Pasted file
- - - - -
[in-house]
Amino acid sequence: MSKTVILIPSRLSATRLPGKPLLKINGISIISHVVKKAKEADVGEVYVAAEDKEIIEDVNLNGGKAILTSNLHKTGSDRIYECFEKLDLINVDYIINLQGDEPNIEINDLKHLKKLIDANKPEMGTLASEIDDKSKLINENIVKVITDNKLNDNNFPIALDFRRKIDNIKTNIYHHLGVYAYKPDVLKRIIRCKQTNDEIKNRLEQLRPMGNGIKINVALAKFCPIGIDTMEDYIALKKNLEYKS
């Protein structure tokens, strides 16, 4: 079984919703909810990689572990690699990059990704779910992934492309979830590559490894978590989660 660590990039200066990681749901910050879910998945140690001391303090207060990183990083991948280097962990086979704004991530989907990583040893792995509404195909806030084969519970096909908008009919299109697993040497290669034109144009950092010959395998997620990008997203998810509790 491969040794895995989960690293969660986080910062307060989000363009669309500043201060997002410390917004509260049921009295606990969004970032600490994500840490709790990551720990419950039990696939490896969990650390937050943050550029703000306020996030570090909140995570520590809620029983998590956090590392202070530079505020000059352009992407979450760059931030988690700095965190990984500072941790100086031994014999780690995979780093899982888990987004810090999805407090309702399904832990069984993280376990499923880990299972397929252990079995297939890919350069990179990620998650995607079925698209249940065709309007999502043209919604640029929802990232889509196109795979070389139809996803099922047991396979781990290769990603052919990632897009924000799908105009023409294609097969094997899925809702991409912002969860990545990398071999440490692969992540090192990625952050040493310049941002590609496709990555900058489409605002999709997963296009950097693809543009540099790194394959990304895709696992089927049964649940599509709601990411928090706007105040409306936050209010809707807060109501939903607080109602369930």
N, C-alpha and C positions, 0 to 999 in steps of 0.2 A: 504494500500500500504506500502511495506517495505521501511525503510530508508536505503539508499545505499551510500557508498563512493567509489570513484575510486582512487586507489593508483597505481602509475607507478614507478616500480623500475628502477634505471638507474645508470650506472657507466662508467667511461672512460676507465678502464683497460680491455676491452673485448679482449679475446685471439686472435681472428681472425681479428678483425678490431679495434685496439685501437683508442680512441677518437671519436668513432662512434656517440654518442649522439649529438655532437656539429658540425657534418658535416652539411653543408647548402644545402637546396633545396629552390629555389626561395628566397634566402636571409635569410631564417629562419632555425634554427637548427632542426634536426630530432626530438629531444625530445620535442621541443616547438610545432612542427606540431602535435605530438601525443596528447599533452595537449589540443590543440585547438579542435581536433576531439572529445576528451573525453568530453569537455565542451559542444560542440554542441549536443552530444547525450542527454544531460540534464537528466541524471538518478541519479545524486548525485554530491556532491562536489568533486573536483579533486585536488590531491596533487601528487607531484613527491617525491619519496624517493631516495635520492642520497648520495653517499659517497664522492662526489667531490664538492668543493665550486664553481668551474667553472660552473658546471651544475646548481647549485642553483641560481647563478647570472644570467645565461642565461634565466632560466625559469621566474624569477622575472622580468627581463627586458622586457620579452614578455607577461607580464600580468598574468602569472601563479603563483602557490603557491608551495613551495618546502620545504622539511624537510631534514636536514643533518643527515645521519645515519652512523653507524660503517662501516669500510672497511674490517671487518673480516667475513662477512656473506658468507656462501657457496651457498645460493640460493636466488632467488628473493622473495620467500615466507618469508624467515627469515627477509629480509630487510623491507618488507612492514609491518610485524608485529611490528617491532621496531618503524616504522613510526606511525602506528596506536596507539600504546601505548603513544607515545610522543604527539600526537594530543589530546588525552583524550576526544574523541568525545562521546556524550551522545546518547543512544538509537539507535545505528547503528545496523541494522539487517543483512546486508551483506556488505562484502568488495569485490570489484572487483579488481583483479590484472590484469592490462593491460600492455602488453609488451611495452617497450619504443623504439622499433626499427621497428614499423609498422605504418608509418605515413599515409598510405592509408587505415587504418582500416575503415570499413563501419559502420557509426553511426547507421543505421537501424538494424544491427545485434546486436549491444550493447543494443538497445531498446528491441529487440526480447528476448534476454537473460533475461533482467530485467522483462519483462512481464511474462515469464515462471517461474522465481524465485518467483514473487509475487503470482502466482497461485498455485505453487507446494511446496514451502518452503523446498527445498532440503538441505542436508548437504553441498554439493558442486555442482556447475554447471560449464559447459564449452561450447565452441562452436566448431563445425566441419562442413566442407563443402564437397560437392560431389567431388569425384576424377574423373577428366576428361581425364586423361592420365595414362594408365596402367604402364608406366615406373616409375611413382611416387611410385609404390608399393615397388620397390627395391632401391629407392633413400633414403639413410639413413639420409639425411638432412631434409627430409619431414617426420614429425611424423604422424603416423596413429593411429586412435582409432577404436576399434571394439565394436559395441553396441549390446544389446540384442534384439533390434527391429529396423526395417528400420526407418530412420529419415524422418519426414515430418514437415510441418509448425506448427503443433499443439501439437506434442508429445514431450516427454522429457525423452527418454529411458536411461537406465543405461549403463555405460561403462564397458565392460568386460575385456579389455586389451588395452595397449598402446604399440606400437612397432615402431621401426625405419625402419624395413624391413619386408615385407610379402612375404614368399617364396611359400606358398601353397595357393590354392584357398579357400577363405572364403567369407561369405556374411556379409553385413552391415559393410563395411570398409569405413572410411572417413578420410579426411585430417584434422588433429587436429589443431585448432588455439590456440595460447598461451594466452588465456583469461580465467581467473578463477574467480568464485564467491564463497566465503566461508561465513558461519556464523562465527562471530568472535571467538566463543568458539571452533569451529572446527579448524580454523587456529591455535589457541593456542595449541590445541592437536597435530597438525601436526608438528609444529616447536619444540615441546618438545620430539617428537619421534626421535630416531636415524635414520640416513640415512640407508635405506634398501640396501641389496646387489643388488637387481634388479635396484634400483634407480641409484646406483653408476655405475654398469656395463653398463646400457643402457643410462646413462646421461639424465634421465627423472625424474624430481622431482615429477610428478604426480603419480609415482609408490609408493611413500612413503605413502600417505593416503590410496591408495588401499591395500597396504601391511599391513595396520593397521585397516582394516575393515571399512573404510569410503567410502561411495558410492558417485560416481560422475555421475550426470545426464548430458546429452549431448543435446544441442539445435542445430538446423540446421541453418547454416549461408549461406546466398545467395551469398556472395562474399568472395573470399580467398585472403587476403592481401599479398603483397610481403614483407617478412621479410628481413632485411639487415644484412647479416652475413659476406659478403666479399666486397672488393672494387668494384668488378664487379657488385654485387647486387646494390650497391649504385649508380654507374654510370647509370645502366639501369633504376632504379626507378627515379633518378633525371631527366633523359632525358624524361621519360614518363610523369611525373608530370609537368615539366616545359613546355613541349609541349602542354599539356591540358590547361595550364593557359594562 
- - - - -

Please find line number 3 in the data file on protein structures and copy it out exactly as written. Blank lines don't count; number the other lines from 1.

């Protein structure tokens, strides 16, 4: 079984919703909810990689572990690699990059990704779910992934492309979830590559490894978590989660 660590990039200066990681749901910050879910998945140690001391303090207060990183990083991948280097962990086979704004991530989907990583040893792995509404195909806030084969519970096909908008009919299109697993040497290669034109144009950092010959395998997620990008997203998810509790 491969040794895995989960690293969660986080910062307060989000363009669309500043201060997002410390917004509260049921009295606990969004970032600490994500840490709790990551720990419950039990696939490896969990650390937050943050550029703000306020996030570090909140995570520590809620029983998590956090590392202070530079505020000059352009992407979450760059931030988690700095965190990984500072941790100086031994014999780690995979780093899982888990987004810090999805407090309702399904832990069984993280376990499923880990299972397929252990079995297939890919350069990179990620998650995607079925698209249940065709309007999502043209919604640029929802990232889509196109795979070389139809996803099922047991396979781990290769990603052919990632897009924000799908105009023409294609097969094997899925809702991409912002969860990545990398071999440490692969992540090192990625952050040493310049941002590609496709990555900058489409605002999709997963296009950097693809543009540099790194394959990304895709696992089927049964649940599509709601990411928090706007105040409306936050209010809707807060109501939903607080109602369930």